Bear Markets and Recessions

With global stock markets in bear market territory due to the worldwide economic slowdown caused by COVID-19, we wanted to provide you with some context and information on previous challenging economic environments. While it is difficult to draw conclusions from observing the past, since financial markets habitually behave unpredictably in the short run, history provides a reason for optimism about an eventual investment rebound and economic recovery. Simply, economies recover from recessions and markets typically bounce back before recessions end.

Bear Markets Don’t Last Forever, and Historically Recover Before Recessions End

No bear market or economic decline is exactly like another. However, post-World War II bear markets that occurred, along with a recession, have generally followed a pattern as shown in the table below.

 Comparing Bear Market Length, S&P 500 Decline, and Recession Length


Charles Schwab, Liz Ann Sonders, Triage: Throwing Everything at the Virus, 3/23/2020

** Does not denote end date.

The bear markets listed above lasted from as little as three months to as long as nineteen months. Stocks declined an average of 32.2% and the stock market recovered on average 4.25 months before its associated recession officially ended.

We also know from history that stock markets tend to bottom while economic news remains bleak, meaning before indicators of economic activity, such as the unemployment level or gross domestic product (GDP) start to improve. The graph below shows that the S&P 500’s recovery began in March 2009 while unemployment continued to rise. When in fact, unemployment didn’t peak until September 2009.

2009 S&P 500 Recovery Began Before Unemployment Peaked

The bear market of the early 2000s followed a similar pattern. September 2001 marked the low for U.S. stocks while unemployment did not improve until June 2003. (Source:  YCharts)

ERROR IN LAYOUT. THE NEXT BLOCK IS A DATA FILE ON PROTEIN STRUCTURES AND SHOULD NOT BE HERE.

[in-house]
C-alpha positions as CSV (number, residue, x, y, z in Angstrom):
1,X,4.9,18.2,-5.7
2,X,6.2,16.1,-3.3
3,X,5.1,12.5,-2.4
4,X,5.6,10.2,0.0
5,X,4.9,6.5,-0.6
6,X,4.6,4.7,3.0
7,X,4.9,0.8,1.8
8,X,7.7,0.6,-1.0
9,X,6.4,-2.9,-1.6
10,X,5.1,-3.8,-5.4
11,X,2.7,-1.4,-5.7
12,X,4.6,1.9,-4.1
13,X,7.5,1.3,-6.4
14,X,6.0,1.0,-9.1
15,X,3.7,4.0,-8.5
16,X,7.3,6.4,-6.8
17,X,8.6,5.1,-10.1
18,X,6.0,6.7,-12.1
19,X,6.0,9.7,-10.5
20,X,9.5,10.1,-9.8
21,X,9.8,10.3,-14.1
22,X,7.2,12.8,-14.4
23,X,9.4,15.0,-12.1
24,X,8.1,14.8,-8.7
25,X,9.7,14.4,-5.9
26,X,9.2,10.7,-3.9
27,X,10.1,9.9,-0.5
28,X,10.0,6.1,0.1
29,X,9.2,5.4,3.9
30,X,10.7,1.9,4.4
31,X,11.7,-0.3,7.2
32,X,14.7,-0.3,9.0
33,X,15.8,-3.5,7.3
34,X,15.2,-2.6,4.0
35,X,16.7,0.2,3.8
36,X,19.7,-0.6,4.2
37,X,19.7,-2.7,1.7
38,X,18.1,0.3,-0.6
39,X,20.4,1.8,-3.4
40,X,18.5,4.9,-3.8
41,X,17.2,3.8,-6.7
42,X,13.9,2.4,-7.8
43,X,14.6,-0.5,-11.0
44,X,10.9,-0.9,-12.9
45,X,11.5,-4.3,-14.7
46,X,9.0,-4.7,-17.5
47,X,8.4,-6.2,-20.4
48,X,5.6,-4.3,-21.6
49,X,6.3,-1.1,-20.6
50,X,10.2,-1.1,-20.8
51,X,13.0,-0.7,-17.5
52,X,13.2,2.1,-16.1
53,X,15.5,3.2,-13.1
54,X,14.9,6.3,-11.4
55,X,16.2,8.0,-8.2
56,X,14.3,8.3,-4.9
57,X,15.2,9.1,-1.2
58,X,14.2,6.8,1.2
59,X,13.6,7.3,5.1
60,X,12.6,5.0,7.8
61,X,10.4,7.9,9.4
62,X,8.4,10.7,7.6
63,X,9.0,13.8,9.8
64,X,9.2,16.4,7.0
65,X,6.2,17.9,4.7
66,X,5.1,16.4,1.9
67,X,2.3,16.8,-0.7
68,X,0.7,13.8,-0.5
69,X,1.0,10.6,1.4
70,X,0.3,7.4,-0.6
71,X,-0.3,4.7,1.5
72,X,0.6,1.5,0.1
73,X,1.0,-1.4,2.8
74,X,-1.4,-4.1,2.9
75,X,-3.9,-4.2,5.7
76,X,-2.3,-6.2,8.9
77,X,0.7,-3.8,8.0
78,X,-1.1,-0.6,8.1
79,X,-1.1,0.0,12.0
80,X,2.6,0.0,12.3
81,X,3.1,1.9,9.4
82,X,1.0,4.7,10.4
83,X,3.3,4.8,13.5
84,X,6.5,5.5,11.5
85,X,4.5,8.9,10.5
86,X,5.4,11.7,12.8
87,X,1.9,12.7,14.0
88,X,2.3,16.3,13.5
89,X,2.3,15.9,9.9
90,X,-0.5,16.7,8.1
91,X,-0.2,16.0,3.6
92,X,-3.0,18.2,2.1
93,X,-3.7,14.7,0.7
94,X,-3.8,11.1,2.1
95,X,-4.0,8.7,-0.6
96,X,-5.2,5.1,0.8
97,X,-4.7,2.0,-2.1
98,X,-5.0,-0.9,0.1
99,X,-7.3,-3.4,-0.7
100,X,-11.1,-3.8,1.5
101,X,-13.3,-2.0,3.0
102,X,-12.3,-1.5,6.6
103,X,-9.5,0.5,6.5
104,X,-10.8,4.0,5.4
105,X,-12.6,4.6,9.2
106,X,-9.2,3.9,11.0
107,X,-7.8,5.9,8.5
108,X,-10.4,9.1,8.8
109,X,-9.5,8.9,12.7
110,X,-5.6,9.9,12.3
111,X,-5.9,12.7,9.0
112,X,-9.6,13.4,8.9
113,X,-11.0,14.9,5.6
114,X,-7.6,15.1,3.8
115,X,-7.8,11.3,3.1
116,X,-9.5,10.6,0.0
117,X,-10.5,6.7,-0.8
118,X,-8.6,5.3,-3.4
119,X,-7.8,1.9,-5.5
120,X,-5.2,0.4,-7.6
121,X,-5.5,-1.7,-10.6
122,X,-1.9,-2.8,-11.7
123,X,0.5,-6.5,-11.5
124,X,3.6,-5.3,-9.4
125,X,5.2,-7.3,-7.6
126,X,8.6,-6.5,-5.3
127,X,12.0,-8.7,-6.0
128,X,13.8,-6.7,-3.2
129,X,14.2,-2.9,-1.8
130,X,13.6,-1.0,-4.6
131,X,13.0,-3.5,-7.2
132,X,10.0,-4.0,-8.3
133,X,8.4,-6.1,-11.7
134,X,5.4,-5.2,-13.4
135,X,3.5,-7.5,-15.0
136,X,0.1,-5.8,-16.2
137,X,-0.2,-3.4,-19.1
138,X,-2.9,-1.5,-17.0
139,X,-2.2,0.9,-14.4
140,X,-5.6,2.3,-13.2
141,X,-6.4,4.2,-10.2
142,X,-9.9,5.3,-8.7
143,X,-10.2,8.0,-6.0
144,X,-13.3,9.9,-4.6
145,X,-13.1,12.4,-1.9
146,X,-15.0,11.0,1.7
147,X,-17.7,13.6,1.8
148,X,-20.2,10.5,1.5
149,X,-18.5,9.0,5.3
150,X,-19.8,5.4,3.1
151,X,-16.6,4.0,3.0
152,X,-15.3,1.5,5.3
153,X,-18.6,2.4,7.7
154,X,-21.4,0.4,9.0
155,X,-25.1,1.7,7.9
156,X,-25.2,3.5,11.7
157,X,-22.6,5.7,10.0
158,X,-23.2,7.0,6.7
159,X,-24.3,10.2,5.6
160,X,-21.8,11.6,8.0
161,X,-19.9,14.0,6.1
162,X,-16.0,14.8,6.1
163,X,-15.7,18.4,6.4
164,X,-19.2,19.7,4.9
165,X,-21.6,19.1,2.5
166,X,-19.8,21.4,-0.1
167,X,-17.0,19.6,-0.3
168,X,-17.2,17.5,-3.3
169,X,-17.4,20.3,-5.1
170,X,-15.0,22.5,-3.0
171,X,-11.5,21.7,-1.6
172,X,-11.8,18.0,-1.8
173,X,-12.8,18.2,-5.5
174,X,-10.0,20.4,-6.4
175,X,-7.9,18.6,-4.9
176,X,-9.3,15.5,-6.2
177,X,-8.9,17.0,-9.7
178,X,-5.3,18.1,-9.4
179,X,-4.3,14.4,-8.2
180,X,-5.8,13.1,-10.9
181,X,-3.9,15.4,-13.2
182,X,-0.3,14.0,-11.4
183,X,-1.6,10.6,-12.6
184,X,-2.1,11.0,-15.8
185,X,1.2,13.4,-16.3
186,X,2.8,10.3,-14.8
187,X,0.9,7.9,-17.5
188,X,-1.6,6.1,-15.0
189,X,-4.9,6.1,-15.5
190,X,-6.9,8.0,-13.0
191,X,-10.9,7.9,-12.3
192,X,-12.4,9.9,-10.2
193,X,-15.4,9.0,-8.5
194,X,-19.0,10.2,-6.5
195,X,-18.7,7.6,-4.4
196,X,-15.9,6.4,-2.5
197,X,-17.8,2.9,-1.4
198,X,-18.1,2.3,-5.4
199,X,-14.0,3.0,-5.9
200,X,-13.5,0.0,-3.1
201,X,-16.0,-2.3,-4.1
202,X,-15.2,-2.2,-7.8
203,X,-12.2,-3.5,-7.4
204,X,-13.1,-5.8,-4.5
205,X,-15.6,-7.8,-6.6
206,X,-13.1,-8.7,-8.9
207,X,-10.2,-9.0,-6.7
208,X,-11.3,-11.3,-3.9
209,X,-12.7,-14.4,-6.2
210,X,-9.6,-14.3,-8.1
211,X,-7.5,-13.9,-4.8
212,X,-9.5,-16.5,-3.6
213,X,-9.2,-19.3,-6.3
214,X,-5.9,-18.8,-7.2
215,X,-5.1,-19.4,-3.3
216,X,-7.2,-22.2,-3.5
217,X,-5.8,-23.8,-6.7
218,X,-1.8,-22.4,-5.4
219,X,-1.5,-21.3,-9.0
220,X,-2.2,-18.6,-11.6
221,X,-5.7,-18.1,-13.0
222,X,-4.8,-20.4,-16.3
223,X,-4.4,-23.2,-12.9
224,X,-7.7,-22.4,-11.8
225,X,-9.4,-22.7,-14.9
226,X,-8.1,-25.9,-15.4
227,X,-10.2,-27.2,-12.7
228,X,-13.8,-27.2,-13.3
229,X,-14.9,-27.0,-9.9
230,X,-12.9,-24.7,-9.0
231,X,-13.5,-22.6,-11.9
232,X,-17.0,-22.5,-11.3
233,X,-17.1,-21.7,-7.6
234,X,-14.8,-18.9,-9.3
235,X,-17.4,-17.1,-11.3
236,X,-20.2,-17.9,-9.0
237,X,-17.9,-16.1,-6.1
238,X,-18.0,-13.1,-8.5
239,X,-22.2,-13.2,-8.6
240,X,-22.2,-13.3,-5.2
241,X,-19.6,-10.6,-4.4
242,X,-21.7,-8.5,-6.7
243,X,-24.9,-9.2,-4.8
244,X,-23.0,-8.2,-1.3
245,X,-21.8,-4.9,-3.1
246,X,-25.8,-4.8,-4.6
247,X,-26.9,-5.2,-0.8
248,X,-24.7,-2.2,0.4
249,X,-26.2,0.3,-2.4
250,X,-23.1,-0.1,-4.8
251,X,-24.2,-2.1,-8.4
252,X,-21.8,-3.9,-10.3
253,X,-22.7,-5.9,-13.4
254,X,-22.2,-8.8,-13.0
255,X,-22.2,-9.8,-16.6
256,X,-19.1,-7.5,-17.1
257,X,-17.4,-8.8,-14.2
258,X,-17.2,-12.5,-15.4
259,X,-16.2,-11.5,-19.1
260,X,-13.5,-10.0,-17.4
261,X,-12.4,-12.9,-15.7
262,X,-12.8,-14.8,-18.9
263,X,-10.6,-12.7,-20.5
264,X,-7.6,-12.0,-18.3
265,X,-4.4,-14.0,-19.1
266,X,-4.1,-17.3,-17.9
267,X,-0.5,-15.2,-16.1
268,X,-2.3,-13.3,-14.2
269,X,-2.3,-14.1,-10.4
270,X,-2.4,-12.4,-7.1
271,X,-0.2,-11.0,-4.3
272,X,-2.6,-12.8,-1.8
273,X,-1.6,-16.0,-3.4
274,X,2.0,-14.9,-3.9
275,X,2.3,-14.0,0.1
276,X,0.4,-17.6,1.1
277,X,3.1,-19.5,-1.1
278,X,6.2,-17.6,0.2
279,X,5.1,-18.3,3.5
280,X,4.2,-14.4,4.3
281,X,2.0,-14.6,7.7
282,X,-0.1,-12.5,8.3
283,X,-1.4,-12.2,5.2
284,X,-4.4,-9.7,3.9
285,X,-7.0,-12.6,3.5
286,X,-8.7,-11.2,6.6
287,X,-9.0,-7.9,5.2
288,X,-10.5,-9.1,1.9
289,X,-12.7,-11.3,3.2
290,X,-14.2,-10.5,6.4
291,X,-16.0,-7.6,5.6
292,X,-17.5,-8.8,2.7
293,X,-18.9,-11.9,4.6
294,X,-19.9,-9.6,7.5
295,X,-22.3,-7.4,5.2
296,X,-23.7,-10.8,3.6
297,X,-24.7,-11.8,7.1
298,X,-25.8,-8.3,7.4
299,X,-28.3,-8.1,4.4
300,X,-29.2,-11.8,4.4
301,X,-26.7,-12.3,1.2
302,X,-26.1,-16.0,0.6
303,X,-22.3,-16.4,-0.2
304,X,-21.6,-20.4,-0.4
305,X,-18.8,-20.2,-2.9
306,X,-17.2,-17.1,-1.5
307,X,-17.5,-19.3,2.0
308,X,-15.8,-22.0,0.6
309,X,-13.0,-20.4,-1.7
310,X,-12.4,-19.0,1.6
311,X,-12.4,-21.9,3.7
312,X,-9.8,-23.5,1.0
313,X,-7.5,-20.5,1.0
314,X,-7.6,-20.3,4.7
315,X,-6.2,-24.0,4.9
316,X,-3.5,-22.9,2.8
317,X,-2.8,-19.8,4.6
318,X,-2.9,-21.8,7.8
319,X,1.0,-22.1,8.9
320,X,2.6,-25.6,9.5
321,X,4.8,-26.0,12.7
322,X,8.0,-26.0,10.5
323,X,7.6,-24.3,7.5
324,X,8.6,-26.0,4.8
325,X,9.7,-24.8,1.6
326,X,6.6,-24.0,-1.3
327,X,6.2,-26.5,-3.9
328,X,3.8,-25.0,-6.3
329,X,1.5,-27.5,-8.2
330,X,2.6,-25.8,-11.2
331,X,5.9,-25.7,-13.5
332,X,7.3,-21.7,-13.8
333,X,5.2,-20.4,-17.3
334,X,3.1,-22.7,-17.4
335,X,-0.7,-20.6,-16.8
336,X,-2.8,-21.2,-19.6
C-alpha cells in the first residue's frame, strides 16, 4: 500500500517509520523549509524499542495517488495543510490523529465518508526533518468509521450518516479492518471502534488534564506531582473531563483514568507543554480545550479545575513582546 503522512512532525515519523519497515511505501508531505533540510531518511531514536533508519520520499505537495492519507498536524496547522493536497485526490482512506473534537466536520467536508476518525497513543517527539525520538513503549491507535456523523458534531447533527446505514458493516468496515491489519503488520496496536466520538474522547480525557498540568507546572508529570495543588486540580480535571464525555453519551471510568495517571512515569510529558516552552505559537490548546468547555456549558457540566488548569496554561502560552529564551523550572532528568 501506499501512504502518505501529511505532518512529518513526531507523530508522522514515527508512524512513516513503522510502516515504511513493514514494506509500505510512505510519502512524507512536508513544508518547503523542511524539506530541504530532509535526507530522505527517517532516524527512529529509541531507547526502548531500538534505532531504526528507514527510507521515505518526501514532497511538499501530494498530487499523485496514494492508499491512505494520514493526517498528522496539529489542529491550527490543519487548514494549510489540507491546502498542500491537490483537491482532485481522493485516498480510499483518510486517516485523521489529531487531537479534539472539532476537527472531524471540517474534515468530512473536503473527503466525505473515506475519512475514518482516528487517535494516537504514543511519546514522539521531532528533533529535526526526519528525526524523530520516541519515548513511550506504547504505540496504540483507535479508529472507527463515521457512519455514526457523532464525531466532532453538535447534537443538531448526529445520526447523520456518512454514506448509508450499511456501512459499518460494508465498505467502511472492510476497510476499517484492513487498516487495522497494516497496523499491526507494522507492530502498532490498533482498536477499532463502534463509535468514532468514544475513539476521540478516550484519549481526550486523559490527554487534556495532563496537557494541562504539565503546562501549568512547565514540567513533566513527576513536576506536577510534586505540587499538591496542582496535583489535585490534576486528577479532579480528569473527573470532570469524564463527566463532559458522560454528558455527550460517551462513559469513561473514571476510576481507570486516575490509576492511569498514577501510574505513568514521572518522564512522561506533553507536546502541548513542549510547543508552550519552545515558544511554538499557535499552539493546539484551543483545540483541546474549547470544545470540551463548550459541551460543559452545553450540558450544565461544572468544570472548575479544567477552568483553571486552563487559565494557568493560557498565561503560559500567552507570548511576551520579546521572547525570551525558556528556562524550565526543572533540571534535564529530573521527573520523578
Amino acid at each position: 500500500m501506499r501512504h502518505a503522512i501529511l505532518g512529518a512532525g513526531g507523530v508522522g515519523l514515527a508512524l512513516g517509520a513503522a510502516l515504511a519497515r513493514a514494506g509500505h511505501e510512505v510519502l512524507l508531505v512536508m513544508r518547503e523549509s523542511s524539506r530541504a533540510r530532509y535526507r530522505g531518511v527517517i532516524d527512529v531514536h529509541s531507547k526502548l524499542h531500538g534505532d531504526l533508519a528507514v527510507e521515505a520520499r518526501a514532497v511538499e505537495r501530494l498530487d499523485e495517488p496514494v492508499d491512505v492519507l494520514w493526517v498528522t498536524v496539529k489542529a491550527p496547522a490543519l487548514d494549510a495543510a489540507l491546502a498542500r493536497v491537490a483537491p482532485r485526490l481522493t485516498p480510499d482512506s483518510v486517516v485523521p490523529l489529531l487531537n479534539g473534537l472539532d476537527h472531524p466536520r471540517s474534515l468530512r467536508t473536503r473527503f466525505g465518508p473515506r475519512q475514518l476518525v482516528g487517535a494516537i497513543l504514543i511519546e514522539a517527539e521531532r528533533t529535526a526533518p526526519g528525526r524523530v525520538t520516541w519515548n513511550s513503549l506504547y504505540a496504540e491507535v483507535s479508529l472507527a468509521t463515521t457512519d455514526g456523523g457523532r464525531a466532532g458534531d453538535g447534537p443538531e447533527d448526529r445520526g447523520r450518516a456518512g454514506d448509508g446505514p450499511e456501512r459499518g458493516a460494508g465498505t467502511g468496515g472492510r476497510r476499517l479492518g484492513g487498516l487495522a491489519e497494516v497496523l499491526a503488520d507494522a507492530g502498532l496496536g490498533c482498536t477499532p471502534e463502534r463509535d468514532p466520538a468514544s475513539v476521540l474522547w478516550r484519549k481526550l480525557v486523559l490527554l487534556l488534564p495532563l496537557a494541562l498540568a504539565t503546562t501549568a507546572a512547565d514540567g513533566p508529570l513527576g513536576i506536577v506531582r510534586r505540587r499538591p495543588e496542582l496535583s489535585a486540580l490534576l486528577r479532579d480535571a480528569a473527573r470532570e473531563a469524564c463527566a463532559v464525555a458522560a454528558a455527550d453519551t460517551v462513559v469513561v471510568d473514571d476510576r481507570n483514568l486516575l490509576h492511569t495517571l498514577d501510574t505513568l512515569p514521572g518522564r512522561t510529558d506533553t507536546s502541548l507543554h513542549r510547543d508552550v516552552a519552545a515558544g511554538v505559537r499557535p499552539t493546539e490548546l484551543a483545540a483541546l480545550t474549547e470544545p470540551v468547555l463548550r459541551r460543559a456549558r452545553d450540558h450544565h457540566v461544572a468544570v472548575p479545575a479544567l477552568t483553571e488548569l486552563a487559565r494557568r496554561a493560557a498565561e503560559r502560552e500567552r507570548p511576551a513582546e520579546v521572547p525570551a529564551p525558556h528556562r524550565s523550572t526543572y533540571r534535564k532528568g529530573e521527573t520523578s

What if this time it’s worse? It’s a natural question and this bear market has been worse in one regard as we have never seen one develop this quickly, and there will certainly be unprecedented aspects to this recession that society will be forced to adapt to. That does not mean it will permanently impair the economy’s ability to recover. If you recall, many people had similar concerns during the Global Financial Crisis. They thought new regulations would prevent banks from lending enough to stimulate economic growth. There were fears about massive inflation given all the Federal Government stimulus and the Fed’s quantitative easing and whether real estate prices would rebound. Capitalist economies have a remarkable history of overcoming challenges, and while the worst may be yet to come economically, we have seen a quicker and stronger response from the Government and the Fed this year than we saw during the 2008 crisis. Also, important to note is the recently enacted stimulus programs are the largest ever on record.

Looking Ahead to the Return of Prosperity

The global COVID-19 pandemic will take its toll, but we remain confident that this crisis will be followed by an economic rebound, prosperity and eventually, new market highs. We remain vigilant in our focus of closely monitoring your portfolio and the underlying managers that we have diligently researched and entrusted with managing your assets. We thank you for your confidence in our firm and as always, we welcome your comments and questions.

For additional insight, we think you’ll find Liz Ann Sonders’, (SVP, Chief Investment Strategist of Charles Schwab & Co, Inc.) piece informative.

“Box of Letters: What Shape Will the Recession/Recovery Take?